I saved this item the other day while I was reading a newspaper from nearby Knoxville, Tennessee. It caught my attention and I thought it might make a good blog post. There was an ongoing letters-to-the-editor discussion about the question: Does God hear the prayers of non-Christians.
One fellow, while giving his thoughts, opined:
I am constantly amazed at the fact that people still believe in the myths, legends, and superstitions of a bunch of Bronze Age goat herders.
"Now, hold on there," I thought to myself.
I'm not superstitious (at least I don't think so), although I find the study of superstitions fascinating. But I have come to greatly appreciate what Joseph Campbell called "The Power of Myth." If you think of myth as mere silliness, I think you don't understand the subject very well.
And fables are a source of wisdom I have found useful my whole life. My personal opinion is that we are poorer as people because story telling has fallen out of fashion.
When I was in grammar school I had been given a book of Aesop's fables. How I loved that book! I read from it nearly everyday. Now that I think about it, at that particular period of my life, I read Aesop more than I read the Bible - and I got more out of it!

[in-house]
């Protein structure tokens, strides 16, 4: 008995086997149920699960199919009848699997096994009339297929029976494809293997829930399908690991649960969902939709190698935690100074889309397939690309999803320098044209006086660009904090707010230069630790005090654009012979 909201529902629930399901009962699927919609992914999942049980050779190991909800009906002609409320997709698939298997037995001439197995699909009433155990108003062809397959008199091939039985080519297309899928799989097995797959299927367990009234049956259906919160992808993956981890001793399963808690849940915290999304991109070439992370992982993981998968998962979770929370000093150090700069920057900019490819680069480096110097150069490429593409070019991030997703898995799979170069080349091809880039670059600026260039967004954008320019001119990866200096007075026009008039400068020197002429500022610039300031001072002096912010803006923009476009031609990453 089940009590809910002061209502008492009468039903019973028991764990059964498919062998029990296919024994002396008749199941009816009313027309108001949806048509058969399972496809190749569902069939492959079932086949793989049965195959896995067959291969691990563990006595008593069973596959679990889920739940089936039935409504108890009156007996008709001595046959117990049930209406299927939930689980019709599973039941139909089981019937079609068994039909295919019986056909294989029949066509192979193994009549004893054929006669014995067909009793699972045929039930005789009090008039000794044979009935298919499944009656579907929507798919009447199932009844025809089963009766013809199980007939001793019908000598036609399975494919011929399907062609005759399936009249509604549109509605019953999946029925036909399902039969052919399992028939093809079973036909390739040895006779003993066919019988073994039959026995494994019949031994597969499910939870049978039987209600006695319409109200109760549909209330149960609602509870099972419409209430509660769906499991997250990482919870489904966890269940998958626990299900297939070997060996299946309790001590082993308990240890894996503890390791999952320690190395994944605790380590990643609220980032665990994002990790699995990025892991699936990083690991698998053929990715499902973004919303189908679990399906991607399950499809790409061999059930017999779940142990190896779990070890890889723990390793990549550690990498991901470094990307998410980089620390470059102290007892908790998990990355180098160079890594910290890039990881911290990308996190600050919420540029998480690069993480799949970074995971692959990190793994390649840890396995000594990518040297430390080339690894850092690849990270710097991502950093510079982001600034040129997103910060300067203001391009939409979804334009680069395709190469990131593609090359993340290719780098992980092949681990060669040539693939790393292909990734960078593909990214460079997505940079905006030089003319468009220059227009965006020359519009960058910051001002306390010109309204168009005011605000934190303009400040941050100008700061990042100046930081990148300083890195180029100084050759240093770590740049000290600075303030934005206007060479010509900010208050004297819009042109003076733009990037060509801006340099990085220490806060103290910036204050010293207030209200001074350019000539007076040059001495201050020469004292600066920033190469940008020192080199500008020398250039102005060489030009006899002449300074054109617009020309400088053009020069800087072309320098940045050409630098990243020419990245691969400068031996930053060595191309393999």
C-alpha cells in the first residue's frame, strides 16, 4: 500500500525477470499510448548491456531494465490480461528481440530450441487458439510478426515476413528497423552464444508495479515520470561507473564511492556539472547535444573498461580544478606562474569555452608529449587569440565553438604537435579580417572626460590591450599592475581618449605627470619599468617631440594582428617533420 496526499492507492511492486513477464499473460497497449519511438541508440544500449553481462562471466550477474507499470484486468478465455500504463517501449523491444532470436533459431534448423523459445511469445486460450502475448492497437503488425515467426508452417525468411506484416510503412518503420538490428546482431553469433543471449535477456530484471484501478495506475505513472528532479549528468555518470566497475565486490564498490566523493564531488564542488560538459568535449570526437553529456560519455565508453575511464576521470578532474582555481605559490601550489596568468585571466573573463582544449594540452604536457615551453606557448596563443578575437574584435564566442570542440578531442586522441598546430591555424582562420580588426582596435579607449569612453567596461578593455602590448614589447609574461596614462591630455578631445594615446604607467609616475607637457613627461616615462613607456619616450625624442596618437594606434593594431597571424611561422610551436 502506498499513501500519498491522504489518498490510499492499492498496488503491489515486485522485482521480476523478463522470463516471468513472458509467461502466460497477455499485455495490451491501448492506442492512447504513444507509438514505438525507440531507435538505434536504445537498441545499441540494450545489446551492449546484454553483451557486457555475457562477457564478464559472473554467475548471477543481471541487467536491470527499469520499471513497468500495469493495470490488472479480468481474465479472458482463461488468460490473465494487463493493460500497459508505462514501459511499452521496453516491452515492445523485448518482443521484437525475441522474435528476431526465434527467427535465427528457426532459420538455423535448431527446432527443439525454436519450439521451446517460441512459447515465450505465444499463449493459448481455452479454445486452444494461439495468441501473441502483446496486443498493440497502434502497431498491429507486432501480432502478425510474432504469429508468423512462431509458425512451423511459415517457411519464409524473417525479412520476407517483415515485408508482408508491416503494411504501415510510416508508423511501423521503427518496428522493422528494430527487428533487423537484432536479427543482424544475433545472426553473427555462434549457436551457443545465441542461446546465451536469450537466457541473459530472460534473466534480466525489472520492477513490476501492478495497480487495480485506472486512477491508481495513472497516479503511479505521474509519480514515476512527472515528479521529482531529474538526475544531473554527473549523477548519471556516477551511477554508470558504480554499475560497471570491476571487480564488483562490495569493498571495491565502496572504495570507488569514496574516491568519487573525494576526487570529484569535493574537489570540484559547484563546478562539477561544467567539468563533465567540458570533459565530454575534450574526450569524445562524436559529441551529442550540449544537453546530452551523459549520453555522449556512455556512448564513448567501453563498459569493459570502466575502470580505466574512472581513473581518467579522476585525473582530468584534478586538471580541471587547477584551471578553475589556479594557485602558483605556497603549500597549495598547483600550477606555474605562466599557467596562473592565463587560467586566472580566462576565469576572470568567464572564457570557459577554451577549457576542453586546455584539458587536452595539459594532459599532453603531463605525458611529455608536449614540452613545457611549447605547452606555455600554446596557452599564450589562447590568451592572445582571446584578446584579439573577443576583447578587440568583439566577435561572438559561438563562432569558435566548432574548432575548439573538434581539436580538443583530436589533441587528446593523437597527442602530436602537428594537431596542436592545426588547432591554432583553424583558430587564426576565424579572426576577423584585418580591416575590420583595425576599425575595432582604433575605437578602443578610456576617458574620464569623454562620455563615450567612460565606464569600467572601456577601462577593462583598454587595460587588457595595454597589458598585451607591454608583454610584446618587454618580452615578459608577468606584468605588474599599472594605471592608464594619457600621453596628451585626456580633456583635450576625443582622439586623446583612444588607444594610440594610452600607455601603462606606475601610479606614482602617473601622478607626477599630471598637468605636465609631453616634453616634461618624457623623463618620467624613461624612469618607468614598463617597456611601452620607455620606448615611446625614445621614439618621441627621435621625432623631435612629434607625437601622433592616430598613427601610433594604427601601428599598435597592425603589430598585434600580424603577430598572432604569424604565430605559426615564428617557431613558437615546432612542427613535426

Our angry rationalist in his above letter may or may not be aware that the concept of a Bronze Age comes from a rather ancient book - which is dated back to a time during which parts of the Old Testament was being written and well before any of the New Testament was - which itself is steeped in mythology and legend, Hesiod's Ages of Man.
But that is probably a big never-mind for many because historians, archaeologists, and anthropologists have validated something like Hesiod's concept of a Bronze Age, minus the legendary elements, of course. The point is that practically nothing old can be truly useful, I suppose. These poor, ignorant ancients supposedly had such a poor understanding of life and human nature they could hardly give us any truly useful insights. That is the supposed point.
However, I would ask if it isn't a skeptical myth that the Bible was written by "a bunch of Bronze Age goat herders"?
Seriously, who really believes such a thing? Do the skeptics who spout that meme so frequently? Of course not. It is a myth in the sense that it is presented as a tale of how ignorant ancients lacked understanding about life in the Cosmos and so can be safely ignored. Yet many still find the ancient concept of a Bronze Age valid, and many other ancient ideas still have currency (think of how ancient the concept of biological evolution is).
So what's the real problem?
Of course knowledge is ever increasing. Should human life continue a few more millennia our present state of knowledge will appear primitive. However, I venture to say the beauty of our art and vitality of our spirit will live on. I also suspect the human quest for an understanding of a divine reality will continue, no doubt refined by better understanding of the Cosmos, but still vibrant as a part of the human psyche.